A comprehensive overview of conflict and fragility
Structures at the basis of society
The security sector, the political system and the socio-cultural norms that govern our behaviour are all structures that order our world. Analytical models take these structures into account in different ways, depending on the goals of the analysis. Many models from the development sector for instance focus on socioeconomic analysis, assessments of governance and, in contexts of conflict, include overviews of the workings of the security sector.
Examples of structures in analytical frameworks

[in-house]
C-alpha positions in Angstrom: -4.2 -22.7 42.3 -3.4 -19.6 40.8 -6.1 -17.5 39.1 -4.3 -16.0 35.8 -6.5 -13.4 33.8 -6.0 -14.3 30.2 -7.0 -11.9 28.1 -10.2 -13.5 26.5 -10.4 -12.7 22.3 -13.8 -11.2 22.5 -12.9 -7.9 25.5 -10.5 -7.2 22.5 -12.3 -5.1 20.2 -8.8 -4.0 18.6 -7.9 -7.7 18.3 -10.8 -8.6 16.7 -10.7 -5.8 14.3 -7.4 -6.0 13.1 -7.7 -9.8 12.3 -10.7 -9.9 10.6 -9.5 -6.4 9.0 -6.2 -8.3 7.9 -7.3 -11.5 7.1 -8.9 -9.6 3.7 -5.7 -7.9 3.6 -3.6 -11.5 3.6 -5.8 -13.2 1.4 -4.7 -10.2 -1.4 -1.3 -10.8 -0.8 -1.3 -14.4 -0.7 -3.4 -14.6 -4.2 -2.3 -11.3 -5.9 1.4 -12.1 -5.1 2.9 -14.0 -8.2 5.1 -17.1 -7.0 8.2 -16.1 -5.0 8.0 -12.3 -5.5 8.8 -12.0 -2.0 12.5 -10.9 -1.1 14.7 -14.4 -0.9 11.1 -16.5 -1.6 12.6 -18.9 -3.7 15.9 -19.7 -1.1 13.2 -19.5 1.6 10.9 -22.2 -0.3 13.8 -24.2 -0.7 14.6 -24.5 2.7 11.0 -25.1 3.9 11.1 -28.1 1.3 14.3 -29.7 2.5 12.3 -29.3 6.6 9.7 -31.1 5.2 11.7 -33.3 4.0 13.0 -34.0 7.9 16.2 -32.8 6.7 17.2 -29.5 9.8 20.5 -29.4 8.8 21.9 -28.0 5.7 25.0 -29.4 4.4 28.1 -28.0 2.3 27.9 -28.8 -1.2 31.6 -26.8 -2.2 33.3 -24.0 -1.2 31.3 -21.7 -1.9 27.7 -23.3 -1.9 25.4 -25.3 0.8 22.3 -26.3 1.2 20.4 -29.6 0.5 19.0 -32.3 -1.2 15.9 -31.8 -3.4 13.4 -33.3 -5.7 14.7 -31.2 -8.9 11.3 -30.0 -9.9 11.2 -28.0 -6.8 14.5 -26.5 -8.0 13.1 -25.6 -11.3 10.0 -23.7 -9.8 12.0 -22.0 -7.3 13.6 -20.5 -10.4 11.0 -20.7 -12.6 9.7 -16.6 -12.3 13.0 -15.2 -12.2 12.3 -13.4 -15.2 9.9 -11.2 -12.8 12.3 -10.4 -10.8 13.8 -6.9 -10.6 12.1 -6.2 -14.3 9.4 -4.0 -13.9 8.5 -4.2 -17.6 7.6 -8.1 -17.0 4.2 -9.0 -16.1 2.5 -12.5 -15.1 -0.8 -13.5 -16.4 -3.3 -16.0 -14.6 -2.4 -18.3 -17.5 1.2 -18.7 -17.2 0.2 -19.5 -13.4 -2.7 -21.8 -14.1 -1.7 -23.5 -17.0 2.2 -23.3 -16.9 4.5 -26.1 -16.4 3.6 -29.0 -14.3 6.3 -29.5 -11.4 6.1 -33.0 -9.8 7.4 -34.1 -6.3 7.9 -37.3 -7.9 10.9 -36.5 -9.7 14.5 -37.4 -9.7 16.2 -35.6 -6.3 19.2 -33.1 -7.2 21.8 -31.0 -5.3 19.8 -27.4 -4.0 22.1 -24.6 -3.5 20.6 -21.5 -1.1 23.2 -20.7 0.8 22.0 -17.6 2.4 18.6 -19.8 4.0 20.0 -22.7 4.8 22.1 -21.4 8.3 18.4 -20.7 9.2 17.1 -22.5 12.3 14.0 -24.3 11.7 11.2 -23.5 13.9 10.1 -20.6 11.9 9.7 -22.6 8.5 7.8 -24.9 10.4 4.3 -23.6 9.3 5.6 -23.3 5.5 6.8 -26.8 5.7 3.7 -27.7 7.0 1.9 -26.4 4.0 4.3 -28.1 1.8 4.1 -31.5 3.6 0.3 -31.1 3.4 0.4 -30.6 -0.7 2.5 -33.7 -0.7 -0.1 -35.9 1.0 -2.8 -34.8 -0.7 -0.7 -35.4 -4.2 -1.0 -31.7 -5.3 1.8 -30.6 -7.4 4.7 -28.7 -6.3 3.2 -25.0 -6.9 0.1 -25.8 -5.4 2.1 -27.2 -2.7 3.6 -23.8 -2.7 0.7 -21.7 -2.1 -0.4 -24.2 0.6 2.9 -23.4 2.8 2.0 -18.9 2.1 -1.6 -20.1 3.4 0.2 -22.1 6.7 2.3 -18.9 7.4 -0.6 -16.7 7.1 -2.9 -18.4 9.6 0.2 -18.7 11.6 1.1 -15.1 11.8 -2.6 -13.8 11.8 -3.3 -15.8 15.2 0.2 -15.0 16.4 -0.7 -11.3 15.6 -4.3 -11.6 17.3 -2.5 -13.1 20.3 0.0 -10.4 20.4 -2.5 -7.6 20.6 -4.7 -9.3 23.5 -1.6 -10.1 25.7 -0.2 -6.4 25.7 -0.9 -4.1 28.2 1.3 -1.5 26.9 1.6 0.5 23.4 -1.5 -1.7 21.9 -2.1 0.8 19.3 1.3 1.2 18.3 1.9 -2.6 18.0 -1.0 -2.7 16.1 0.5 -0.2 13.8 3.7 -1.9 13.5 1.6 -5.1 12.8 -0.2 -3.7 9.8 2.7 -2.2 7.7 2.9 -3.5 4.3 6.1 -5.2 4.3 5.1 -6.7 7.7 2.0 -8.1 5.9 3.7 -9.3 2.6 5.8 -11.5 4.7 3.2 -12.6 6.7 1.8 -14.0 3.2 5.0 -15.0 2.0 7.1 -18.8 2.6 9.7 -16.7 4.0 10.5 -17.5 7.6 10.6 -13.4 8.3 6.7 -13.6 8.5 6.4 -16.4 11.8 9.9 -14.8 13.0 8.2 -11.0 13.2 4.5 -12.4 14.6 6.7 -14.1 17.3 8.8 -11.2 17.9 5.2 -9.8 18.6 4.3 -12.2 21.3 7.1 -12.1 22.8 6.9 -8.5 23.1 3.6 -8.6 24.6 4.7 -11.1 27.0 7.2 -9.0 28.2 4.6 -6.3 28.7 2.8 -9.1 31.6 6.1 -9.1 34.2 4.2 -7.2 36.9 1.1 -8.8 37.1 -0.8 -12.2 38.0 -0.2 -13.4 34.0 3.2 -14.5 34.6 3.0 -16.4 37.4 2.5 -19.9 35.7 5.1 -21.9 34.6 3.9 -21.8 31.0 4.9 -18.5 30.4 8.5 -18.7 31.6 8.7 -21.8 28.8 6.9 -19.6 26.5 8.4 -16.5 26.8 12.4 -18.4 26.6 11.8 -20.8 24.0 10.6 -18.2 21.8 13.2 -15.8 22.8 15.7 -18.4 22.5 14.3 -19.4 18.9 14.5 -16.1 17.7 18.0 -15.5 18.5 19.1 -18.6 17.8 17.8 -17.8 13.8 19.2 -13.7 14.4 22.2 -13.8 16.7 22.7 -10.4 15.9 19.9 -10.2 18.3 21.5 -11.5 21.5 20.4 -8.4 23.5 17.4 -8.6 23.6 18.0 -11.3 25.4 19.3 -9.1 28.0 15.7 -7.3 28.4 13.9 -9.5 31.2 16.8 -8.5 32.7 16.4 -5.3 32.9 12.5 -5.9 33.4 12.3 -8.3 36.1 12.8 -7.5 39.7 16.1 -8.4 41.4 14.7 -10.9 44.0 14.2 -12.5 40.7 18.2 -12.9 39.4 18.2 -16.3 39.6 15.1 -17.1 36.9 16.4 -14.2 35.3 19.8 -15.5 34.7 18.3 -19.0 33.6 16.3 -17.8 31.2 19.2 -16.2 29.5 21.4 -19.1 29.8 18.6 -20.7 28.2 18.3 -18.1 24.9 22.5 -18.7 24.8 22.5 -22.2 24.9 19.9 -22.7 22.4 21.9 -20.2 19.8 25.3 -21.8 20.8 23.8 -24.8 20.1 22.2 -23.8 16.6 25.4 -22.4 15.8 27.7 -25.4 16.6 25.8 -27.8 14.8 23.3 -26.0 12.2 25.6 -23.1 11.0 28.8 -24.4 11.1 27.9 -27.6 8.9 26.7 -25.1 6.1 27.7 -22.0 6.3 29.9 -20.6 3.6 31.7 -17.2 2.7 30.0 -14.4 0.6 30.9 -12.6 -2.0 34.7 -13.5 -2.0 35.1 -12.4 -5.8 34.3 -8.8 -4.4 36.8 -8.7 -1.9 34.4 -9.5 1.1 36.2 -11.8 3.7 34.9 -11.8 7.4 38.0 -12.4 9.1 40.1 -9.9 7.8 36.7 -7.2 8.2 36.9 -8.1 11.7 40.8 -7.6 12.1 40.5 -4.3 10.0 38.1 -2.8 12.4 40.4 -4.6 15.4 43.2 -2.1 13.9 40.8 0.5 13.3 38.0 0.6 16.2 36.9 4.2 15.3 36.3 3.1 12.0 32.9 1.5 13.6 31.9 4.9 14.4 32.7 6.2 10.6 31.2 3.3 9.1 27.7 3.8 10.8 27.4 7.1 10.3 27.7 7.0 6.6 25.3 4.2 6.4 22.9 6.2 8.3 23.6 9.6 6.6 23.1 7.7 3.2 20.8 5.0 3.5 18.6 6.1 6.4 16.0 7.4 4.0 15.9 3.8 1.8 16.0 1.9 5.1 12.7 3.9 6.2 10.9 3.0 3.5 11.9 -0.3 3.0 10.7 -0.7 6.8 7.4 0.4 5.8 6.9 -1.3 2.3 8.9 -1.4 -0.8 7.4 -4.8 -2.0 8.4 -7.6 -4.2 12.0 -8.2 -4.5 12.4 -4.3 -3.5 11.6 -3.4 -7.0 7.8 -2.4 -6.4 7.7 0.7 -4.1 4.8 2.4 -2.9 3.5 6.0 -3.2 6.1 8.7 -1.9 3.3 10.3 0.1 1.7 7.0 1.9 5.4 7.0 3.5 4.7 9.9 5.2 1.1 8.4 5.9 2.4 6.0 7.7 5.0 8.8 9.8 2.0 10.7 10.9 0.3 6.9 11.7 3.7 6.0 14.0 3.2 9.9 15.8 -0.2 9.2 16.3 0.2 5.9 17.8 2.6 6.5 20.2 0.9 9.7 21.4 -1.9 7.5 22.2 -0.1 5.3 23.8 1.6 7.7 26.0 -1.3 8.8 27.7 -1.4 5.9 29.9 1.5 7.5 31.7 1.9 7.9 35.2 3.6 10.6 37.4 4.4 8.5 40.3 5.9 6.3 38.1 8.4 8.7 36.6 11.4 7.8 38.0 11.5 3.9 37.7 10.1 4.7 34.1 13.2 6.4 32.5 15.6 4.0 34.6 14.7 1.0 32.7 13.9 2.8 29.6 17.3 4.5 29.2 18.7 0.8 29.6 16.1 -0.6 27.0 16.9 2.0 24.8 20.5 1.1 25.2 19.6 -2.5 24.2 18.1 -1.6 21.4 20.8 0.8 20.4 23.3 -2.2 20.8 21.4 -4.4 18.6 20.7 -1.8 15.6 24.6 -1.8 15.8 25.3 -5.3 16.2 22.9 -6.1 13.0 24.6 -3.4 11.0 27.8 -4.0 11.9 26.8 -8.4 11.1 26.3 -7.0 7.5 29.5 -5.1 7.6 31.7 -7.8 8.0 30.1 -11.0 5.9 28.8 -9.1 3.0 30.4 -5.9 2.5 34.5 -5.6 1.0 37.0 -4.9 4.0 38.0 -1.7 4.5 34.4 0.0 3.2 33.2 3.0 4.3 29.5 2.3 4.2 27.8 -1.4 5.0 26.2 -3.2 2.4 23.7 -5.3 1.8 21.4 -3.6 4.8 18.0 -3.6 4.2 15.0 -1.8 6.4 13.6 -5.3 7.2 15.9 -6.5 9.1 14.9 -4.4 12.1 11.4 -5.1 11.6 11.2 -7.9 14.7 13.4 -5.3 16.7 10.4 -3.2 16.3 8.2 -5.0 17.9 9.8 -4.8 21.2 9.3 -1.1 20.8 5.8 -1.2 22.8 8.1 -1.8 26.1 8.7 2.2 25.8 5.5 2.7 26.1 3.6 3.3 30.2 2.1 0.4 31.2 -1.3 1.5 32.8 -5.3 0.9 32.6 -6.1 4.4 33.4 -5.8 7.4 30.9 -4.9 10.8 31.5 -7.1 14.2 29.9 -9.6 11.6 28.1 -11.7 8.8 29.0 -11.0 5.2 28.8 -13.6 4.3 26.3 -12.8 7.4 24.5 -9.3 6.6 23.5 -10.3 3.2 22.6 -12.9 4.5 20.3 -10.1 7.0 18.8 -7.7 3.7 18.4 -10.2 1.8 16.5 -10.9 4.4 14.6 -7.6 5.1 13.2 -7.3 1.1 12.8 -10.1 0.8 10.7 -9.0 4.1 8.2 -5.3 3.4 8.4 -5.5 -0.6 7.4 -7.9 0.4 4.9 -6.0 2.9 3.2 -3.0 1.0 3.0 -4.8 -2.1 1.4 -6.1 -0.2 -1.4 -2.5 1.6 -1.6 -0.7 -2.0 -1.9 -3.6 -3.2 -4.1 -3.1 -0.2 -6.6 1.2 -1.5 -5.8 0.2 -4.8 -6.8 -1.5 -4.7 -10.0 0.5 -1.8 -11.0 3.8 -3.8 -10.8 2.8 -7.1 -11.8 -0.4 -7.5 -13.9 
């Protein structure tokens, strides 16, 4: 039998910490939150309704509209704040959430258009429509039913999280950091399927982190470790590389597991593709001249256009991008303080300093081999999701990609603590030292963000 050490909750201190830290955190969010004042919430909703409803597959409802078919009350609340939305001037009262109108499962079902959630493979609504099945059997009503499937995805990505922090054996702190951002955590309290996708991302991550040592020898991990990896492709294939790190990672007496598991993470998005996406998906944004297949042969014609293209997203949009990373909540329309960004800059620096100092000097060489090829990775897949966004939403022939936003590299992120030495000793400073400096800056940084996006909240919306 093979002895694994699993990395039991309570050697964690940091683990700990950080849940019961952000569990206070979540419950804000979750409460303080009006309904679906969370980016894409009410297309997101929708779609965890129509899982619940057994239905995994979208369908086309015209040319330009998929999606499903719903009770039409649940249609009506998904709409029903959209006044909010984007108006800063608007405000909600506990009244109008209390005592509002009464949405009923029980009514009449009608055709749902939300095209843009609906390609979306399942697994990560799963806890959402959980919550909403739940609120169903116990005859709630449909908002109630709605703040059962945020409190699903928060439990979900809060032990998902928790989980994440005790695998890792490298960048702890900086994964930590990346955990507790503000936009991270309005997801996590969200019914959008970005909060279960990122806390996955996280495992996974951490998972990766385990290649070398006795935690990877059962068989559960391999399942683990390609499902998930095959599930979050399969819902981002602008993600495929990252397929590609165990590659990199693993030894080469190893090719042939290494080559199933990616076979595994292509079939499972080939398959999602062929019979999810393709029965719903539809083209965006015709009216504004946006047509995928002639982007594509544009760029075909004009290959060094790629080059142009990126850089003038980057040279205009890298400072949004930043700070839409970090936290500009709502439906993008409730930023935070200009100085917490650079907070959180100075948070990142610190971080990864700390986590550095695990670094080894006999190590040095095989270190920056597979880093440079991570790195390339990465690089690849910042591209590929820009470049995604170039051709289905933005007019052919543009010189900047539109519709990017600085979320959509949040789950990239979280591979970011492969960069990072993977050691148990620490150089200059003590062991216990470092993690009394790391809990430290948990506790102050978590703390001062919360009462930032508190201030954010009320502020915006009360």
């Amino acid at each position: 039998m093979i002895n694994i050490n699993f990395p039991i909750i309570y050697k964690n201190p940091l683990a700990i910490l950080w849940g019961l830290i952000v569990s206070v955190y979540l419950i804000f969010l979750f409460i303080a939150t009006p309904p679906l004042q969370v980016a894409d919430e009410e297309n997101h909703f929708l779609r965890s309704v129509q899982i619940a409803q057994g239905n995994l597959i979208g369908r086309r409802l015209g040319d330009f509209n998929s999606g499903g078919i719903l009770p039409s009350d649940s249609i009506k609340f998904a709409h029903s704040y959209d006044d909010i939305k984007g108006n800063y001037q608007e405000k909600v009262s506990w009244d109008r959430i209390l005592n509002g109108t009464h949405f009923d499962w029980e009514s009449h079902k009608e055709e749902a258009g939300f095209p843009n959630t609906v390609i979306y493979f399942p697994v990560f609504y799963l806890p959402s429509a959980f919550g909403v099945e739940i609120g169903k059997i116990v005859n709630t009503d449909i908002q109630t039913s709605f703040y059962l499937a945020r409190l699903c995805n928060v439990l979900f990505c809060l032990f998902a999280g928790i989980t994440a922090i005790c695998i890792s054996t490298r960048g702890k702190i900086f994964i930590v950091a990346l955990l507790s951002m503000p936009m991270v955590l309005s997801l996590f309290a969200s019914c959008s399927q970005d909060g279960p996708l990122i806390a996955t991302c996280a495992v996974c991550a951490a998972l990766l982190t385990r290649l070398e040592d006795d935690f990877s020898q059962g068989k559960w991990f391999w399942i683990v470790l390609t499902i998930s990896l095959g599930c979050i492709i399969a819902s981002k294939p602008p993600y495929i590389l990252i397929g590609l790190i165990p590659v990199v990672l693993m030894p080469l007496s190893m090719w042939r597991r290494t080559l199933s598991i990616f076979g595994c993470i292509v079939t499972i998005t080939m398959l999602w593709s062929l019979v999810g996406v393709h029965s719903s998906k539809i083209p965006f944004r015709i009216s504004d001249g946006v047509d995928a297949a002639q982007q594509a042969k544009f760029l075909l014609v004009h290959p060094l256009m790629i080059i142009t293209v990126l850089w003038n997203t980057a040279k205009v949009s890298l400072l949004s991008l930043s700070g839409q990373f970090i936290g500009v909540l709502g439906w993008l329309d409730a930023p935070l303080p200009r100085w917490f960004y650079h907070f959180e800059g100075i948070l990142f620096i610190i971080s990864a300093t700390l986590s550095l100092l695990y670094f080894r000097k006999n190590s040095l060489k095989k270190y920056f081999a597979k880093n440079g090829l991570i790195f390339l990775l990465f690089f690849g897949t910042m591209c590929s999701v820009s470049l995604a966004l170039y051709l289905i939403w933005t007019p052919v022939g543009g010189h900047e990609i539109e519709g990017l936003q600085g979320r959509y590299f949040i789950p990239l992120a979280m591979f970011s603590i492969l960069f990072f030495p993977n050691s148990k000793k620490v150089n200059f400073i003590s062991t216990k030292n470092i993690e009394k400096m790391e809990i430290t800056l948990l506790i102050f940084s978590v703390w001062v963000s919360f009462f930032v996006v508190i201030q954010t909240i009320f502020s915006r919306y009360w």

The Fragile States Assessment Methodology is a model designed for the Dutch Ministry of Foreign Affairs to develop strategies to support socioeconomic development and security & governance reform in fragile states. It focuses on six ‘foundational factors’ (territorial integrity, history of state formation, sources of revenue, social and economic structures, geostrategic position and geography) before applying statebuilding-focused analysis. NATOs Allied Joint Doctrine for Operational Level Planning on the other hand focuses on a broad range of factors related to conflict and war in its guidance on the examination of crises and conflicts (page 2-8). It covers environmental, political, social, cultural and economic structures that are listed as: circumstances (history of the conflict, geo-strategic position, physical environment, national and regional infrastructure) and population and culture (populace, culture, political, economic and social issues, legal issues, and information environment), before identifying catalysts for conflict, actors and causes of crises. The World Bank’s Country Assistance Strategy emphasizes socioeconomic structures, including poverty, gender, socio-political and institutional factors, the macroeconomic framework, debt sustainability, the external environment, governance and private sector development, while leaving room for other cross-cutting issues, such as education, health and nutrition.